Investigative firm Guidepost's probe, published Sunday, found that for nearly two decades, survivors and advocates who sounded the alarm over sexual misconduct faced "resistance, stonewalling, and even outright hostility" from members of the church's executive committee.
On Thursday, the SBC said that it hoped "that churches will utilize this list proactively to protect and care for the most vulnerable among us."
The newly released list contains hundreds of entries -- some of them partially or fully redacted -- detailing allegations, convictions and some cases that were not reported to the police.
Some of the allegations in the list relate to the sexual abuse of children as young as five years old.
In 2019, a bombshell investigation by two Texas newspapers revealed hundreds of predators and more than 700 victims of sexual abuse within the SBC since 1998.
The SBC has thousands of churches and 15 million members, mostly in the southern United States.
CNN reporter refuses to accept Texas official’s claims about Uvalde shooting: ‘Why don’t you clear all of this up now?’
There is an increasing concern among legal experts, security experts, and law enforcement experts about the way police in Uvalde, Texas handled the Robb Elementary School massacre where 21 people were shot and killed, and another 17 reportedly were wounded.
Two days after the mass shooting witness accounts, photos, and videos are circulating that appear to show police waited between 40 minutes and one hour before either entering the school or confronting the shooter, who was killed not by police but by federal agents on the scene. Some are suggesting that valuable time may have led to more death.
NBC’s Kerry Sanders is reporting that one of the children lived through the shooting but died in the hospital, underscoring why it matters that police took an hour to breach that classroom.
— Ken Dilanian (@KenDilanianNBC) May 26, 2022
Law enforcement also appear to not have a grasp on exactly what happened, with numerous reports revealing some officers were focused on subduing not the gunman but parents desperate for police to take action.
A mom of two children at #Uvalde was put in handcuffs after urging police and law enforcement to enter the school.
Once freed from her cuffs, she jumped the school fence, ran inside and sprinted out with her kids. via @WSJ https://t.co/ZYu60QpAZT — Peter Schorsch 🇺🇦 (@PeterSchorschFL) May 26, 2022
There are also concerns that not only police inaction may have led to more death, but police action may have as well:
A fourth grader who survived the shooting said officers assaulting the barricaded room told kids to call for help before they had incapacitated the gunman, which led to him shooting a kid who called for help https://t.co/rJP1B2hPC7 pic.twitter.com/6bHgb2risi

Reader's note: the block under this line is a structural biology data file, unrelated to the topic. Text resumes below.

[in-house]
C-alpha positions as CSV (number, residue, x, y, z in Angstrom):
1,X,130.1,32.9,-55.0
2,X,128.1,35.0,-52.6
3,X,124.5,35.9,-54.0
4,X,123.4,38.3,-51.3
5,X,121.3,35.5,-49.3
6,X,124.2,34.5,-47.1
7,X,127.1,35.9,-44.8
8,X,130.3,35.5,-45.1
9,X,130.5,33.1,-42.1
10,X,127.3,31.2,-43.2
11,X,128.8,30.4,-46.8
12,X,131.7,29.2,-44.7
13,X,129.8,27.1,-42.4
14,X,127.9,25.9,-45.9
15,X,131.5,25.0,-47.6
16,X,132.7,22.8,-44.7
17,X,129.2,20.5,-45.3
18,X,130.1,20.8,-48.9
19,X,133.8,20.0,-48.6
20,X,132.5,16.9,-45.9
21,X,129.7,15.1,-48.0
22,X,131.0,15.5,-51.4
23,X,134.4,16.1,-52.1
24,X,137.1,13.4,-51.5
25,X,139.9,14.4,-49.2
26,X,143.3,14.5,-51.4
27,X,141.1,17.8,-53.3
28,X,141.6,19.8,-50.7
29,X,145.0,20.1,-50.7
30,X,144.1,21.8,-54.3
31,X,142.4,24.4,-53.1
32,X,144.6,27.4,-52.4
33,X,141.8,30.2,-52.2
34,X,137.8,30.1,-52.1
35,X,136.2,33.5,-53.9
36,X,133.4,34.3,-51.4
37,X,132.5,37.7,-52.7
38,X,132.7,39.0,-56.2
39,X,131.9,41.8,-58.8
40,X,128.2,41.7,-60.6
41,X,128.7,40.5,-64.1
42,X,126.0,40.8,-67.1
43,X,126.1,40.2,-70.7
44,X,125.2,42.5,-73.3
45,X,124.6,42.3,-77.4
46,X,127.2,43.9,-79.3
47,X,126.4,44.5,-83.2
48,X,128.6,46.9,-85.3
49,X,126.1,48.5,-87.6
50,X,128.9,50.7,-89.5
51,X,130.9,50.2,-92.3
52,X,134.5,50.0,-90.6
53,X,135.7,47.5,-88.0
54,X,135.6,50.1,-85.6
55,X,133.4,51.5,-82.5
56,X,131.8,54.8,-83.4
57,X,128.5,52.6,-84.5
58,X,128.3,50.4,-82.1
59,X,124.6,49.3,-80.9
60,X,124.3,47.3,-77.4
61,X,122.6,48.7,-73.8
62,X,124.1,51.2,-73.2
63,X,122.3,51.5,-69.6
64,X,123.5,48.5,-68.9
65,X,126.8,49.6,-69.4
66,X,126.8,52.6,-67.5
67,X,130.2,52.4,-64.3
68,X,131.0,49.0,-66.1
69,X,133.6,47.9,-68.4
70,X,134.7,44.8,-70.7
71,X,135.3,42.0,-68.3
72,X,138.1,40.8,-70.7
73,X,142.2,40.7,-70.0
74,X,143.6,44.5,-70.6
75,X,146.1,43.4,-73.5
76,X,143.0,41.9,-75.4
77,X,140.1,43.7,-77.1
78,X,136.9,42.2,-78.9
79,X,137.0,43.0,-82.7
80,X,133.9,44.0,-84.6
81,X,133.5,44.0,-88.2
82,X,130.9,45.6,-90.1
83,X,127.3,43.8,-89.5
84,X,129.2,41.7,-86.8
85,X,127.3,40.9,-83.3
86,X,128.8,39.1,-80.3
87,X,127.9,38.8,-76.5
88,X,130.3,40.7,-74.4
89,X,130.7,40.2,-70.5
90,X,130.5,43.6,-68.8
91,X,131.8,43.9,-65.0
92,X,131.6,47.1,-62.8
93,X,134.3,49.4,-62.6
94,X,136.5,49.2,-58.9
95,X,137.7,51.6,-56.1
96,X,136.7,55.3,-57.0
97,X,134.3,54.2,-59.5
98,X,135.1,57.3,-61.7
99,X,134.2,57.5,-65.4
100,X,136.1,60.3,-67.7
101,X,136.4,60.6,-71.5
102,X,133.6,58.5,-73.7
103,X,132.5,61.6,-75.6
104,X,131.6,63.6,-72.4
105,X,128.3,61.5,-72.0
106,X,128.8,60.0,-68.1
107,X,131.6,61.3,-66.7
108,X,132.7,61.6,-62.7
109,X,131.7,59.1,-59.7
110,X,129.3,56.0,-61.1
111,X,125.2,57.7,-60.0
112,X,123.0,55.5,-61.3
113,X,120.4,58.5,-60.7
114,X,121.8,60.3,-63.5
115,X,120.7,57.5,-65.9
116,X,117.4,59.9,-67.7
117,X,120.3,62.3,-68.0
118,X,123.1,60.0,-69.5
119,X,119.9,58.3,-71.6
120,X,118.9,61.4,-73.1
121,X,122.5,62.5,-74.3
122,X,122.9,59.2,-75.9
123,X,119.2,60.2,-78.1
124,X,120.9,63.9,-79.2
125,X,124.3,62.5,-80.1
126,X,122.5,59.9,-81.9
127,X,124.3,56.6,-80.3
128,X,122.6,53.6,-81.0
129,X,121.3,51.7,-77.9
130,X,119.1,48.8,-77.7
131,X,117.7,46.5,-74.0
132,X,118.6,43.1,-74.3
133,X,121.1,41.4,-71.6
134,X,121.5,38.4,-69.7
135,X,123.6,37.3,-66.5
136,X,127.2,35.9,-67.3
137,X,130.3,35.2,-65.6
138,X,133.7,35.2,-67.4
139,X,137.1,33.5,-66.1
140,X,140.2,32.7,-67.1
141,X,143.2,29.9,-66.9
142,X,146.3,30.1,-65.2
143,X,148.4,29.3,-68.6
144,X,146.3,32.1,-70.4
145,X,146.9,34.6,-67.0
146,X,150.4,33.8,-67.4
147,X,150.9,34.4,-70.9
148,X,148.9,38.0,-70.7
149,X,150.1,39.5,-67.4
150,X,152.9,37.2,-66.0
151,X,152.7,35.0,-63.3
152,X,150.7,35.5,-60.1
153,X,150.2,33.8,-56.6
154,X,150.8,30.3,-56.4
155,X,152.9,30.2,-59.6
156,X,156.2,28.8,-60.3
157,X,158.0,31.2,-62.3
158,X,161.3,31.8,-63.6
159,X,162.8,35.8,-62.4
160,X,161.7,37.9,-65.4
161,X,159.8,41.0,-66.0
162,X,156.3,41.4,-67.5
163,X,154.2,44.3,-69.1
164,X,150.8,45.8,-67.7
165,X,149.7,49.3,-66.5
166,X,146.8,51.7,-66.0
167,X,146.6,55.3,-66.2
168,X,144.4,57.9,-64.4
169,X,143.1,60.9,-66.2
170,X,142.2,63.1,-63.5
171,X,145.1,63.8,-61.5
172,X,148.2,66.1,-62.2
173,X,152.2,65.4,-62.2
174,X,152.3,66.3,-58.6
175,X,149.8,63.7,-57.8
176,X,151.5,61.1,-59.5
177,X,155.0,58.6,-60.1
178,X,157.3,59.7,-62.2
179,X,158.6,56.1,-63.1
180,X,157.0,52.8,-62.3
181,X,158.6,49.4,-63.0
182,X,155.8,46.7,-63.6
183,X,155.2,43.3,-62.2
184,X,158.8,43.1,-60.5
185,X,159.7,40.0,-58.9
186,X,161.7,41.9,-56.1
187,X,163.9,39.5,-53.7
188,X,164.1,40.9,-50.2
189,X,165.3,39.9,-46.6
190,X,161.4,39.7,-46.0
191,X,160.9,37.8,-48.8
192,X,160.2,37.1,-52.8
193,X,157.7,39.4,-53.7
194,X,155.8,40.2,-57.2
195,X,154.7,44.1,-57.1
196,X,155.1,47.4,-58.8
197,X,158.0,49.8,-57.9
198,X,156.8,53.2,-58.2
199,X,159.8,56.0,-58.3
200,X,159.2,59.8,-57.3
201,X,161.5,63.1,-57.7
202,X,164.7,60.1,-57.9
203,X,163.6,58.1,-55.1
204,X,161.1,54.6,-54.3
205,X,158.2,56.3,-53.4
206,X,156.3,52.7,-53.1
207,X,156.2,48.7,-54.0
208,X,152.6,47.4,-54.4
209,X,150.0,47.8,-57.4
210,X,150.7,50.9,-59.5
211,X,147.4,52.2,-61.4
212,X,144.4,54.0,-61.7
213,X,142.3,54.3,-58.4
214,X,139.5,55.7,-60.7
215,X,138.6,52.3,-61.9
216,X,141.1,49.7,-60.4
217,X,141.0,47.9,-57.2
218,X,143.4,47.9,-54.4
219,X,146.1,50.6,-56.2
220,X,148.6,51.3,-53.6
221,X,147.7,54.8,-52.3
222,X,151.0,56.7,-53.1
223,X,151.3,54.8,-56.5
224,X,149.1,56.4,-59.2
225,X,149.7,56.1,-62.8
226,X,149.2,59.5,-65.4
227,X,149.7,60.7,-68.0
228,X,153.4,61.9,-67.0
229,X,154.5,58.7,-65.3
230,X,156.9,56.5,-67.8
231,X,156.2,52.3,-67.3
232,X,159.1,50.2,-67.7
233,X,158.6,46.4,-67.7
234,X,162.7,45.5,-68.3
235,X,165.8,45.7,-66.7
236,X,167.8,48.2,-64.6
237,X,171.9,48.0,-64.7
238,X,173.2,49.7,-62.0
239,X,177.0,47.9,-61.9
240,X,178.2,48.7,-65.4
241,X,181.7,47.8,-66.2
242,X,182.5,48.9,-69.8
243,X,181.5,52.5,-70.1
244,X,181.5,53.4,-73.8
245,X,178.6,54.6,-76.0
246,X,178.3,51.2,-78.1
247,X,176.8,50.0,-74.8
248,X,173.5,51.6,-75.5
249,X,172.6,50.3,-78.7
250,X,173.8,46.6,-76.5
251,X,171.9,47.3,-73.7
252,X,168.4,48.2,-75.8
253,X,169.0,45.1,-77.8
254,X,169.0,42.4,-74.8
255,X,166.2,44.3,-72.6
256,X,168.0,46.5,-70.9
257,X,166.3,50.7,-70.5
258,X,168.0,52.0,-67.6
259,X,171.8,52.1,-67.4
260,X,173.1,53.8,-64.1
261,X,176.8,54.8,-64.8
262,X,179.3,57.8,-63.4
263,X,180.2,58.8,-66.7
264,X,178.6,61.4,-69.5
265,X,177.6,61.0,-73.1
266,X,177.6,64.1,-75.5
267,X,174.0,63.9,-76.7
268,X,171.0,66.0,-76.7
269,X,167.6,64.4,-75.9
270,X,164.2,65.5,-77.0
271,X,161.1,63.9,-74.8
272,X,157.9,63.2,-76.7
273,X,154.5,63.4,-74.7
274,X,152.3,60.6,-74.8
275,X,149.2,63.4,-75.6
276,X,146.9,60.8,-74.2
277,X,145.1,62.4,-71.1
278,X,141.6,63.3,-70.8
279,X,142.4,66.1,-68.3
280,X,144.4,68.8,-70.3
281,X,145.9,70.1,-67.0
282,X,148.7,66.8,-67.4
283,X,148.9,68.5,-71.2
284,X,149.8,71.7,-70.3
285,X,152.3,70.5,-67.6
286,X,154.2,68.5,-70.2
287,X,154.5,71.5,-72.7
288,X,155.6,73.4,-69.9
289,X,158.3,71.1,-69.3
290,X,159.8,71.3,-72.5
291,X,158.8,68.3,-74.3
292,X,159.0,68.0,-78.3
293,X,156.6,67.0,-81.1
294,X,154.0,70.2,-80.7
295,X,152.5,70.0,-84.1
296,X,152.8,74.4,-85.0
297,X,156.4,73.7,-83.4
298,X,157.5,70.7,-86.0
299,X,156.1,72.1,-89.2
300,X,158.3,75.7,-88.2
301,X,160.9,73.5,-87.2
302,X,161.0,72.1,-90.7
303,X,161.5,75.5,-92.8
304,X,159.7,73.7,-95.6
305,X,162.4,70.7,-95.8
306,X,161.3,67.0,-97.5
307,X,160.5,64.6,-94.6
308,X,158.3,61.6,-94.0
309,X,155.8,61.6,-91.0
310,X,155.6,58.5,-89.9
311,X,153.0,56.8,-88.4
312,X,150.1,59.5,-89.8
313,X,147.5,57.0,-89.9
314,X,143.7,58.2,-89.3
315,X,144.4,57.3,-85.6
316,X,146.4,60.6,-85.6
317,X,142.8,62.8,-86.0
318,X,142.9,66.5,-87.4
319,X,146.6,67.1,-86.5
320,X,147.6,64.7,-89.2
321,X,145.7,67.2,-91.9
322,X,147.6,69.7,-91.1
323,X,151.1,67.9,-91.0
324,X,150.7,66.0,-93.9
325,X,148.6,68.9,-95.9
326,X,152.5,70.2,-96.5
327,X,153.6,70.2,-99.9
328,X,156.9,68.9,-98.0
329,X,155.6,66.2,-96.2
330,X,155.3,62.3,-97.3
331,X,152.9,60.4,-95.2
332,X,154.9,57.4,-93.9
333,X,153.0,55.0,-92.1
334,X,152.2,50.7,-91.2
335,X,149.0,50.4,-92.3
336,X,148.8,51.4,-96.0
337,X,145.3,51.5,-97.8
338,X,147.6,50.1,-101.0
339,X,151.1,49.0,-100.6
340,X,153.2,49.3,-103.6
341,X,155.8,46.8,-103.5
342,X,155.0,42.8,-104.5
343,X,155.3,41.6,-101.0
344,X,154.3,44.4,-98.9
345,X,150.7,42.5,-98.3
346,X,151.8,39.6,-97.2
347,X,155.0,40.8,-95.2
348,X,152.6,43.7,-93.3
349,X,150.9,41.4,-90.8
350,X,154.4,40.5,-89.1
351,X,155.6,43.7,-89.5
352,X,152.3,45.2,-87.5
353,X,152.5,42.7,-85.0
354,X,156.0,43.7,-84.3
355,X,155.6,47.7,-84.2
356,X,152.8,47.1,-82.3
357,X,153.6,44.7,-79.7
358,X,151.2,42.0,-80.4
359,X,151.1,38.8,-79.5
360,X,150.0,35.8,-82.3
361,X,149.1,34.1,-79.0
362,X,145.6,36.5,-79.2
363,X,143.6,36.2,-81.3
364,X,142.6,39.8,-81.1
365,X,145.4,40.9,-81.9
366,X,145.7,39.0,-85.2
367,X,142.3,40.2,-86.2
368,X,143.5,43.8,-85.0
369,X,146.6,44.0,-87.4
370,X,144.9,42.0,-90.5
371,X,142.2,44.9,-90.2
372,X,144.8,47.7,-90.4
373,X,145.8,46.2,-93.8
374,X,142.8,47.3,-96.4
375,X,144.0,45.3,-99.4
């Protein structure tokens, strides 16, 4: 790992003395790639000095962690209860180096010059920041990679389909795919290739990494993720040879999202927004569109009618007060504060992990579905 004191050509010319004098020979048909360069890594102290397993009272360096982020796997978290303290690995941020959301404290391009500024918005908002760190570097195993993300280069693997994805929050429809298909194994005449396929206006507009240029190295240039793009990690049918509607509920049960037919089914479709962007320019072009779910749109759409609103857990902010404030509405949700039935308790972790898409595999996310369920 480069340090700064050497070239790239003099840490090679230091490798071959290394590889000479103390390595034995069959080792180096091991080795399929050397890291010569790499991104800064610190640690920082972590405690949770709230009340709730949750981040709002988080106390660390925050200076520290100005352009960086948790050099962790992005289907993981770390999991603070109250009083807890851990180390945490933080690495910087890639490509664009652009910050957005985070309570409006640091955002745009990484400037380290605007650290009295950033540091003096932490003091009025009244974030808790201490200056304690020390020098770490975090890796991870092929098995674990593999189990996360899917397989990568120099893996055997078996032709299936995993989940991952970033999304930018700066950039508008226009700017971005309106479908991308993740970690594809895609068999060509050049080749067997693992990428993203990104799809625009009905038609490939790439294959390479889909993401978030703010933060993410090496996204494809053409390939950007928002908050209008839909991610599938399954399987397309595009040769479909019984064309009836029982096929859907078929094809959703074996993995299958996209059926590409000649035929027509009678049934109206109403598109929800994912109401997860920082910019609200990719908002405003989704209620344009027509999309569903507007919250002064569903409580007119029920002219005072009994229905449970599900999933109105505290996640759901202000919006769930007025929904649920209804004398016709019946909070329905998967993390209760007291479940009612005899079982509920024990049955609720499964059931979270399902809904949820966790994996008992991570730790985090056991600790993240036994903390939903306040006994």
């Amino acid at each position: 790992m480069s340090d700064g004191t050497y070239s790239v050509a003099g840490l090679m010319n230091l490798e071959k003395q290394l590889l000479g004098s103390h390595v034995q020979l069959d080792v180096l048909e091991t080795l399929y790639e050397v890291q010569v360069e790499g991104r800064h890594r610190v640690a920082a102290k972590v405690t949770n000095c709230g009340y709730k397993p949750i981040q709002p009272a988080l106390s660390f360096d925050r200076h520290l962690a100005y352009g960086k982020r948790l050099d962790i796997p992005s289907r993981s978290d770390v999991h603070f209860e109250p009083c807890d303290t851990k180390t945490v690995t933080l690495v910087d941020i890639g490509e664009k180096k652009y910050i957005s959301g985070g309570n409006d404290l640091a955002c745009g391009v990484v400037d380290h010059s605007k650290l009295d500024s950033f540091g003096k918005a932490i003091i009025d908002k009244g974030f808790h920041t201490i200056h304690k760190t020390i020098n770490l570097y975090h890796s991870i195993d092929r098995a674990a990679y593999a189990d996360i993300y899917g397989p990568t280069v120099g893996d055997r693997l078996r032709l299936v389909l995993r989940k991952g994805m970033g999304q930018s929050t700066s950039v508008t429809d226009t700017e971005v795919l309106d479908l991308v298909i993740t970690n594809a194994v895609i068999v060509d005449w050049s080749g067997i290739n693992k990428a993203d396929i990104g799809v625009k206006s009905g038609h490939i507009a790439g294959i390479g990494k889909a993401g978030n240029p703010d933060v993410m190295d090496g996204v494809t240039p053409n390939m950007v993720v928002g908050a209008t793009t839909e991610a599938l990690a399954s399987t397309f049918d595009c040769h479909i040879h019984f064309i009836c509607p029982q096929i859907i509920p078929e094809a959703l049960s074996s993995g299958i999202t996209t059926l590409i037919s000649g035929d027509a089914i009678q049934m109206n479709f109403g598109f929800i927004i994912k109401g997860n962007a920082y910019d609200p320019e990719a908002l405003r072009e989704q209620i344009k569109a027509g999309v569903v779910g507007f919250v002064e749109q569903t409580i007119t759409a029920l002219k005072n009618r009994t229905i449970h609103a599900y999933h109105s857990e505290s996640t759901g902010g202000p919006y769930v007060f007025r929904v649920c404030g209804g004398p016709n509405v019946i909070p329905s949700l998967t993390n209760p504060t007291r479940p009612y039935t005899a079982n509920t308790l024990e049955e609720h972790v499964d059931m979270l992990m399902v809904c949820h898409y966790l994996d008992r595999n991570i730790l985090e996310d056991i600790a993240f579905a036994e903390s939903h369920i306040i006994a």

— Evan Hill (@evanhill) May 26, 2022
Former U.S. Attorney Joyce Vance, a well-known MSNBC/NBC News legal analyst rightly says "we’re clearly going to have to wait" for accurate information, but notes what the public is being told "Doesn’t make sense."
While reporting about Uvalde still feels confused & we’re clearly going to have to wait on accurate ones, this detail stands out. If there were deputy US Marshals present, why were they arresting parents? Why weren’t they launching an assault on the shooter? Doesn’t make sense. pic.twitter.com/0XPF86N9hf
— Joyce Alene (@JoyceWhiteVance) May 26, 2022
One reporter apparently agreed that information being given to the public did not make sense.
CNN's Shimon Prokupecz, who attended Thursday afternoon's Uvalde press conference and was not ready to accept what he apparently felt was police stonewalling.
"You guys have said that he was barricaded," Prokupecz said, referring to the shooter. "Can you explain to us how he was barricaded and why you guys cannot breach that door?”
“So, I have taken all your questions into consideration. We will be doing updates,” replied Victor Escalon, from the Texas Dept. of Public Safety, according to a Mediaite transcript. “We will be doing updates to answer those questions.”
“You should be able to answer that question now, sir,” Prokupecz, clearly not satisfied, responded.
“What is your name?” Escalon asked.
"Shimon Prokupecz from CNN. We’ve been given a lot of bad information, so why don’t you clear all of this up now and explain to us how it is that your officers who were in there for an hour, yes, rescuing people, but yet no one was able to get inside that room,” Prokupecz continued.
“Shimon, we will circle back with you. We want to give you the why. That’s our job. Give us time. I’m taking your questions back to talk to the team,” Escalon replied.
“We’ve been given a lot of bad information so why don’t you clear all of this up now and explain to us how your officers were in there for an hour but yet no one was able to get inside that room?” pic.twitter.com/VIgTazT3I9
— Acyn (@Acyn) May 26, 2022